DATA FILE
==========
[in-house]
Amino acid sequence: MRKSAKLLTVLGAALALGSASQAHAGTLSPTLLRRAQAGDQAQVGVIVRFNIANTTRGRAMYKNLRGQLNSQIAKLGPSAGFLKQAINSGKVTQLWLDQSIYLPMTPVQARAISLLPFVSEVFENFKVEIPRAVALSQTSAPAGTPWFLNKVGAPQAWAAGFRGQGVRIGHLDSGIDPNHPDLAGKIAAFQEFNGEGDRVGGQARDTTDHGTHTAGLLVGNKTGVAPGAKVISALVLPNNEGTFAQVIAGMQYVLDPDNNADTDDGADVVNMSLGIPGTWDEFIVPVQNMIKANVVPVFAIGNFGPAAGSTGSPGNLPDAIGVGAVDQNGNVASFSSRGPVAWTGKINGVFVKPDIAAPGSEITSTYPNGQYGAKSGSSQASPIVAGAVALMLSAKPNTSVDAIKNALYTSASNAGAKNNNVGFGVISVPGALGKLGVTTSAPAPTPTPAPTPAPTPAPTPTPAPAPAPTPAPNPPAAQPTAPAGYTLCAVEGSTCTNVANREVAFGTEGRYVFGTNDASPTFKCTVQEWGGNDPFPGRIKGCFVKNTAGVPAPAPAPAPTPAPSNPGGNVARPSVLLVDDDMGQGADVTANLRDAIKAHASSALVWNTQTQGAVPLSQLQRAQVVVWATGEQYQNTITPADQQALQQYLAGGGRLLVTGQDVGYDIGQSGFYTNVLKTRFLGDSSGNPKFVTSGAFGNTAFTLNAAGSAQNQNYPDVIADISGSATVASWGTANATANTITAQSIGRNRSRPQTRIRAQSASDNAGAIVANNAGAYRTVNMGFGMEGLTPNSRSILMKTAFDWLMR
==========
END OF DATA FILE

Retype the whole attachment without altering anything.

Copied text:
[in-house]
Amino acid sequence: MRKSAKLLTVLGAALALGSASQAHAGTLSPTLLRRAQAGDQAQVGVIVRFNIANTTRGRAMYKNLRGQLNSQIAKLGPSAGFLKQAINSGKVTQLWLDQSIYLPMTPVQARAISLLPFVSEVFENFKVEIPRAVALSQTSAPAGTPWFLNKVGAPQAWAAGFRGQGVRIGHLDSGIDPNHPDLAGKIAAFQEFNGEGDRVGGQARDTTDHGTHTAGLLVGNKTGVAPGAKVISALVLPNNEGTFAQVIAGMQYVLDPDNNADTDDGADVVNMSLGIPGTWDEFIVPVQNMIKANVVPVFAIGNFGPAAGSTGSPGNLPDAIGVGAVDQNGNVASFSSRGPVAWTGKINGVFVKPDIAAPGSEITSTYPNGQYGAKSGSSQASPIVAGAVALMLSAKPNTSVDAIKNALYTSASNAGAKNNNVGFGVISVPGALGKLGVTTSAPAPTPTPAPTPAPTPAPTPTPAPAPAPTPAPNPPAAQPTAPAGYTLCAVEGSTCTNVANREVAFGTEGRYVFGTNDASPTFKCTVQEWGGNDPFPGRIKGCFVKNTAGVPAPAPAPAPTPAPSNPGGNVARPSVLLVDDDMGQGADVTANLRDAIKAHASSALVWNTQTQGAVPLSQLQRAQVVVWATGEQYQNTITPADQQALQQYLAGGGRLLVTGQDVGYDIGQSGFYTNVLKTRFLGDSSGNPKFVTSGAFGNTAFTLNAAGSAQNQNYPDVIADISGSATVASWGTANATANTITAQSIGRNRSRPQTRIRAQSASDNAGAIVANNAGAYRTVNMGFGMEGLTPNSRSILMKTAFDWLMR